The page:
Design Change Makers: Scott Carroll Events

We are very excited to be partnering with London’s Design Museum for a new higher education talk series called ‘Design Change Makers’. The first in the series will be a special event focusing on mental health. Among our various speakers we have Scott Carroll who’s mental health project was shortlisted for the 2017 awards. Below he writes about his experience. Tickets are now sold out to the event.

As a student and someone who was directly impacted by the effects of mental health, I knew the Creative Conscience platform was an opportunity for me to share my story and hopefully impact change in the way society perceives mental illness and suicide in men. The brief was to create positive impact, but I wanted to do more than that, it was important to me that it was reality based impact because I needed to show the reality of facing and living with a mental illness.

In 2016 I lost my Dad by suicide because of his battle with depression, it was something I had never dealt with prior to him taking his life. Mental health related issues was a topic I knew very little about, I saw my dad getting worse and worse as he would often have spells of isolating himself from family. It was hard to watch but he would eventually come around, however the last spell he didn’t come around, and he ended his battle with depression by doing what he thought was the only solution. At the time I didn’t understand the severity of what he was going through. Looking back I wish we both had the strength to talk about it but we never did, and that is something that I have to live with. Studying graphic design at Sheffield Institute of Arts I knew the only way for me to understand the devastation of what happened was to create a project surrounding the topic (one month after it happened so emotions were still raw), it was my opportunity to research and understand what he went through and why there is a massive stigma surrounding men and mental illness/suicide. Men have this feeling they need to ‘man up’, when in reality we shouldn’t ‘man up’ we should speak up about mental health, society has made this difficult for us.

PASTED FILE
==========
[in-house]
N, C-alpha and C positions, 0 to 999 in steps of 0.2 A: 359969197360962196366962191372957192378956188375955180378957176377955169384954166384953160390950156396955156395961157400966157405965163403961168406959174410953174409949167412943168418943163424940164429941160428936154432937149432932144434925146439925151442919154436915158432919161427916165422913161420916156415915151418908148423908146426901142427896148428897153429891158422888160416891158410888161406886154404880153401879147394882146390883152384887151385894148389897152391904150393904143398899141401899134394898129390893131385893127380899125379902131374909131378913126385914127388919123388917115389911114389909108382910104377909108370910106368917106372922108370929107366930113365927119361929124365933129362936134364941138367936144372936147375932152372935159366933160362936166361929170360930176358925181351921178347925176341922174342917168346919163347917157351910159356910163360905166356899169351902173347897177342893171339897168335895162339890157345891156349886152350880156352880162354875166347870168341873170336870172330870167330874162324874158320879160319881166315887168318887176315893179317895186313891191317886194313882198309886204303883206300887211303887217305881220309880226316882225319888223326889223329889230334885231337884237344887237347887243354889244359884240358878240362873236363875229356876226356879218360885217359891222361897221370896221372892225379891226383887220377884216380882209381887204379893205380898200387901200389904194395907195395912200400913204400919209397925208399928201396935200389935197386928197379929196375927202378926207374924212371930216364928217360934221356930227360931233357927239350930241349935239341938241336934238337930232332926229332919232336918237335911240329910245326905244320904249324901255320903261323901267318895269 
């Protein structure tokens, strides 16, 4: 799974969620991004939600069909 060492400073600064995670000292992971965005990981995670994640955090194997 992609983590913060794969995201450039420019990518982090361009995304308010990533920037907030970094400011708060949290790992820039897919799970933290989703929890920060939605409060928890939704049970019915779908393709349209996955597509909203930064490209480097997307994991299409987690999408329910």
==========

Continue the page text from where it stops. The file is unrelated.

The process of my ‘Mens mental health and suicide’ project was difficult, emotionally it was challenging. I was starting to understand why he did what the did, I also learnt things about my own mental health issues (something I wasn’t aware of before this project). I used case studies to understand what men go through, the stigma surrounding men and mental health and the reasons we feel isolated and disconnected from those we love the most. My immediate question was, where I can position the campaign and how it might impact people? I knew that London is a city that never sleeps, instantly drawing connection to the effects of mental illness. If I was to share my campaign in tube stations people would take notice, we often have 30 seconds were the world stops, we often find ourselves staring at the advertising boards on the way up the escalators. Why not use his space to help people, impact the way society see’s mental health, let the people digest information and act if needed. The problem with these advertising spaces is that they are often used for highly commercial purposes when there are important topics that would benefit from being shown there.